1990s – A new dimension
Like the first generation of players, the games industry had grown up. Video games entered a new dimension – literally, because in the second half of the decade the graphics became three-dimensional. Players were now able to move in three directions instead of two. These game worlds looked more realistic and offered more complex possibilities. Console and game manufacturers vied for a share of the ever-growing market. In 1994, Sony launched the PlayStation – in technical and graphic terms, it was a quantum leap compared to the existing consoles. The game design studios churned out more innovative ideas, with history often serving as inspiration for the gameplay: in Age of Empires (1997), gamers built entire civilisations, and in Command & Conquer (1995) they waged war. In Tomb Raider (1996) they searched for historical artefacts alongside Lara Croft; in Monkey Island (1990), it was pirate’s treasure they were after. But in the 1990s the games industry also lost its innocence because, inaddition to the gameplay action, violence also increasingly became a theme. Starting with Wolfenstein 3D (1992), ‘first-person shooters’ emerged. In these games, a player uses a weapon to kill off his or her opponents from a first-person perspective. For the first time, society starting asking itself whether violence in video games leads to violence in real life. The discussion continues to this day.
2000s – Gaming goes online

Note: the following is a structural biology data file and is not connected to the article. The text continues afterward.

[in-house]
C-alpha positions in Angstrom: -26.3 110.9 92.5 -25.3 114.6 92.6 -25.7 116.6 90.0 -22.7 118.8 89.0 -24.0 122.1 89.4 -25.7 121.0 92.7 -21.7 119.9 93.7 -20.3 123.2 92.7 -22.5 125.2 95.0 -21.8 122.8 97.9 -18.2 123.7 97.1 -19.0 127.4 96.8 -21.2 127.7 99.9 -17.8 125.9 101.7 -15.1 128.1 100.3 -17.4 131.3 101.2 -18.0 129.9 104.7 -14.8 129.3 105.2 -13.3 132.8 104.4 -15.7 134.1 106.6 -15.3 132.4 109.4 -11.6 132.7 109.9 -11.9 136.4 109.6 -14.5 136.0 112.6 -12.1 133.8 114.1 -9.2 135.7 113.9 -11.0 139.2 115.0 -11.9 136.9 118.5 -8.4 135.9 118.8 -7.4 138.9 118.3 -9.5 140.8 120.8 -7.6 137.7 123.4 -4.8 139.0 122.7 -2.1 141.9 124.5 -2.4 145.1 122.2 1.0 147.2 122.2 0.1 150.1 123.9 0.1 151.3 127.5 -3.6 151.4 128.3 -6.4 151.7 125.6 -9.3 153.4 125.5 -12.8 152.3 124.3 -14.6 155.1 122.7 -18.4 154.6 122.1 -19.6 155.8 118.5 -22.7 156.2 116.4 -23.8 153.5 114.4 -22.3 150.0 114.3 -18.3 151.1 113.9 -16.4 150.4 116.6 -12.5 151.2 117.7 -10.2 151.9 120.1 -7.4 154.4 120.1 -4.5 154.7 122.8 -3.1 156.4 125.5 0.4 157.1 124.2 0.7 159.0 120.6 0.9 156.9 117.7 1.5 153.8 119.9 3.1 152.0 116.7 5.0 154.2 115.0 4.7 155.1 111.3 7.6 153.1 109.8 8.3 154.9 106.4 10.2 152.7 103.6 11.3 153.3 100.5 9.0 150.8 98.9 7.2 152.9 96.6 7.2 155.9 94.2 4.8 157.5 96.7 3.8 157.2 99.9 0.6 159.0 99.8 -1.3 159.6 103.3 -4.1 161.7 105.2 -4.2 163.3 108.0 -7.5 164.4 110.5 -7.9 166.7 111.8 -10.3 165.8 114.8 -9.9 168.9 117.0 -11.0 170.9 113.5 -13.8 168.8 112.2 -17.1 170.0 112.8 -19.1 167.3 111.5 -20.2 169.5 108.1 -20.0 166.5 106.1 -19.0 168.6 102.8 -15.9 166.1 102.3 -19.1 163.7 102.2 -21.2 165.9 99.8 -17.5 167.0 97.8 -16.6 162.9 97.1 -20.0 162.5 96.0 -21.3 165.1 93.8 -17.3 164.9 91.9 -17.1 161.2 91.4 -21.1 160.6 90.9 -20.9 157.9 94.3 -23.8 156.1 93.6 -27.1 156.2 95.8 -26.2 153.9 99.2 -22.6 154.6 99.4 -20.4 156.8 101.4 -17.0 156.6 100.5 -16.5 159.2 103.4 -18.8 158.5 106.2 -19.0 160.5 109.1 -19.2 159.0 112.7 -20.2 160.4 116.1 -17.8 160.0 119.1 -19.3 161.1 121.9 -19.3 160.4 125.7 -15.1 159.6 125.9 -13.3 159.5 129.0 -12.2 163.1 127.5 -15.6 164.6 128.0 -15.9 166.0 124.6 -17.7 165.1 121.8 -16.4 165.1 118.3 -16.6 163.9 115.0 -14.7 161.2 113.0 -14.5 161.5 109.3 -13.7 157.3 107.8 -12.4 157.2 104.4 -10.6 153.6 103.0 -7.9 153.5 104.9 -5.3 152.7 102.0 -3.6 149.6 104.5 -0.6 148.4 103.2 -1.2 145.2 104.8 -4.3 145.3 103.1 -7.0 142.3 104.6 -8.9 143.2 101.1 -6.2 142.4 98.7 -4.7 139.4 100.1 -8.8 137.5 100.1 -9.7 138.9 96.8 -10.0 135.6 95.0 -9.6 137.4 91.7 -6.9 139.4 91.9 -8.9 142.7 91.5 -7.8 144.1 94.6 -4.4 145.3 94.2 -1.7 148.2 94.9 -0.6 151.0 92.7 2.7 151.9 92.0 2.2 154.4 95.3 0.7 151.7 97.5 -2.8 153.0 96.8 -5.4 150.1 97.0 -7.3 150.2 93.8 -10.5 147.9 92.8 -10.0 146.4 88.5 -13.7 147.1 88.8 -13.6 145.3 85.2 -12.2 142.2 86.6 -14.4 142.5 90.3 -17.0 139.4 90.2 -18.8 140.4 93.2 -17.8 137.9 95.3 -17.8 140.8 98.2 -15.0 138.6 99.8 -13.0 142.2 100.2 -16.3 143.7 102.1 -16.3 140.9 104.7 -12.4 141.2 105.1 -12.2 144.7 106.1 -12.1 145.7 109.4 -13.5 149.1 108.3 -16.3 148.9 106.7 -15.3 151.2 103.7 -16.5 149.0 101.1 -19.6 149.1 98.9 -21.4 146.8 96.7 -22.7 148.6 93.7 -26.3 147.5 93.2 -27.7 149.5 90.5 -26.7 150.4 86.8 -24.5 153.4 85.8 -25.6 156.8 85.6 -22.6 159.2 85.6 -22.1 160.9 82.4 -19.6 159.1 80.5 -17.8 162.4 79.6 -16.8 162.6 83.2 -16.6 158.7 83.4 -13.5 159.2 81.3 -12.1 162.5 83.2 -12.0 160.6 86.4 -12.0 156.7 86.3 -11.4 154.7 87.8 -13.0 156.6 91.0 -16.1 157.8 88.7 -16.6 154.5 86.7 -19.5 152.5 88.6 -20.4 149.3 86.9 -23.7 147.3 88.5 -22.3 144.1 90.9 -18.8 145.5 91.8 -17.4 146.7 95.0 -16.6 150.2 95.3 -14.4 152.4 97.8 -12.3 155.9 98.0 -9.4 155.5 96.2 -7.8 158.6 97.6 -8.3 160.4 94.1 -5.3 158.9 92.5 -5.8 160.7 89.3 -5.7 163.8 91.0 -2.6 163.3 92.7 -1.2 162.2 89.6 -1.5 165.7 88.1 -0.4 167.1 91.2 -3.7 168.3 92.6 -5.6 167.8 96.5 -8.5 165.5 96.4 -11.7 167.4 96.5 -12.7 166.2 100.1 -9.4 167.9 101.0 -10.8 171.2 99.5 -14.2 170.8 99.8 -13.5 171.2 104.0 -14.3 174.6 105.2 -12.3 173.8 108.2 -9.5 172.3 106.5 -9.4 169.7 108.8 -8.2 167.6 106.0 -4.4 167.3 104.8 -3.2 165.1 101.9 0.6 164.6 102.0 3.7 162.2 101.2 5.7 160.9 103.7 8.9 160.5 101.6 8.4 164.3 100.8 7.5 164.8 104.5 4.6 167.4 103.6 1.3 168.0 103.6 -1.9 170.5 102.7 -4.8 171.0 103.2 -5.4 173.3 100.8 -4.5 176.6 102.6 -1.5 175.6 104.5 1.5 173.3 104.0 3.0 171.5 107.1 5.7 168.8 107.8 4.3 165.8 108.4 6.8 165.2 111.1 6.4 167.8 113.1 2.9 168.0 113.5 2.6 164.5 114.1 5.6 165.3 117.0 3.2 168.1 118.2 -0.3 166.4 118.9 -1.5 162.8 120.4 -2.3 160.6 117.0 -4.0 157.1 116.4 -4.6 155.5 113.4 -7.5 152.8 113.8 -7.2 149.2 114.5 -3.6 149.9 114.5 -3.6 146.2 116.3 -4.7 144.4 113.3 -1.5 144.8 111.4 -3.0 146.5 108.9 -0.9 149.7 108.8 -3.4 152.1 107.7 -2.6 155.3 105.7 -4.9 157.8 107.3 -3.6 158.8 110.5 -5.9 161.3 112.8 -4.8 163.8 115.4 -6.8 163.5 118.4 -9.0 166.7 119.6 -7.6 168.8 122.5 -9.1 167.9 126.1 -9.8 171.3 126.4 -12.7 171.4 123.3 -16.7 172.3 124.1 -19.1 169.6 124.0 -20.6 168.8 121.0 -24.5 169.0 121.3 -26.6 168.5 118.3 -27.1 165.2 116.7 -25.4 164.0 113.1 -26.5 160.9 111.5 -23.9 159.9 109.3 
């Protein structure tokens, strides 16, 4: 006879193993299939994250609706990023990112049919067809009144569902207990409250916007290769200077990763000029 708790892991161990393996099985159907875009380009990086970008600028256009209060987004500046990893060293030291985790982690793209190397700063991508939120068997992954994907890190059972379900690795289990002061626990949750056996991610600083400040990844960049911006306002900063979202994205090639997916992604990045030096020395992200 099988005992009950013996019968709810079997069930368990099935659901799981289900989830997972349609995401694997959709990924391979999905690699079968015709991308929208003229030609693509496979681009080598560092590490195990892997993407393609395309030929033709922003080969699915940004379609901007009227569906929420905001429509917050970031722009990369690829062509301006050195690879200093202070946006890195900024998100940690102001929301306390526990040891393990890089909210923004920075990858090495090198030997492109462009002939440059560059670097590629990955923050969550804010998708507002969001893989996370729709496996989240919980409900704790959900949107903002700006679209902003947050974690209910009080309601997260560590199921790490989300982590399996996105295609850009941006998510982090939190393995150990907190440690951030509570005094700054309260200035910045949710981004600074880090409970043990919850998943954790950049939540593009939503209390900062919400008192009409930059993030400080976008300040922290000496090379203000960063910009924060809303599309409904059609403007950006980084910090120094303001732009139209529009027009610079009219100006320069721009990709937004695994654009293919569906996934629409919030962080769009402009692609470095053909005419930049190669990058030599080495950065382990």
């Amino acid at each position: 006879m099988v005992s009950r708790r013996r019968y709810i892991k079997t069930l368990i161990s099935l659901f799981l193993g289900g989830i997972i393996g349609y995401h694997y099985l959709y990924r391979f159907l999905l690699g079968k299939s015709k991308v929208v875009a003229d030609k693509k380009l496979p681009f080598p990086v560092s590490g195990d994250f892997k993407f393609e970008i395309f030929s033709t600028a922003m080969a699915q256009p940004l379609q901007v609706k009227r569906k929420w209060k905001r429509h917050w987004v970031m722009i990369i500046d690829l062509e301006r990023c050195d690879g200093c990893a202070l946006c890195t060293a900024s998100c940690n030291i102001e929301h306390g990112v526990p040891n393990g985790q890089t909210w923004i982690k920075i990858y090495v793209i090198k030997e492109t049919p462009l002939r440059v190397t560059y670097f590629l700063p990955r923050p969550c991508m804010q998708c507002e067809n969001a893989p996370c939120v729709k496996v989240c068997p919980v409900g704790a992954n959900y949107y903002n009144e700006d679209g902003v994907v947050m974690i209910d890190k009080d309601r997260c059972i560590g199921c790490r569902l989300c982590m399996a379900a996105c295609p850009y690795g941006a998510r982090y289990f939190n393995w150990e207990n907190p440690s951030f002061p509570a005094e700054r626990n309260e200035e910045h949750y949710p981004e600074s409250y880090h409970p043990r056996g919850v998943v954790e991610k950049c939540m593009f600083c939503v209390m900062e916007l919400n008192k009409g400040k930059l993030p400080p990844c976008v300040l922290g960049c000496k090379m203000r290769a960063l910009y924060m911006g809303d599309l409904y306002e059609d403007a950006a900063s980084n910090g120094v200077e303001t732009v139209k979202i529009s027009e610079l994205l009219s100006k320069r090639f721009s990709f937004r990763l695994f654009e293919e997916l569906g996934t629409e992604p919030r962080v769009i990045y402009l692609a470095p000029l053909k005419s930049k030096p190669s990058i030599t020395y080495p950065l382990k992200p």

At the beginning of the millennium, the internet was still not powerful enough or in sufficiently widespread use to enable people to play against one another online. So gamers got together at LAN parties. Players brought their own computers and connected them up in a local network in order to play against one another into the early hours, or even all night long. Especially popular at these parties was the sometimes controversial game Counter-Strike (2000), in which gamers take on the role of terrorists or members of an anti-terror unit and use tactical manoeuvres to try to eliminate each other. But then, with the phenomenal increase in internet use, gaming also went online. For the first time games, such as World of Warcraft (2004), were played mainly on the internet. With each year of the decade, the technology also developed in leaps and bounds. Powerful graphics technologies made the video game worlds even more realistic. Thanks to artificial intelligence, simulated opponents no longer behave the same way in every situation, instead reacting autonomously to what’s going on in the game. Open-world games were introduced, in which players explore fictional worlds on their own and are able to freely determine the course of the game. Or they create the virtual world themselves, as in a sandpit: this gaming concept is called ‘sandbox’. The decade produced numerous bestsellers, foremost among them being The Sims (2000), Grand Theft Auto: San Andreas (2004), Super Mario Galaxy (2007) and Minecraft (2010).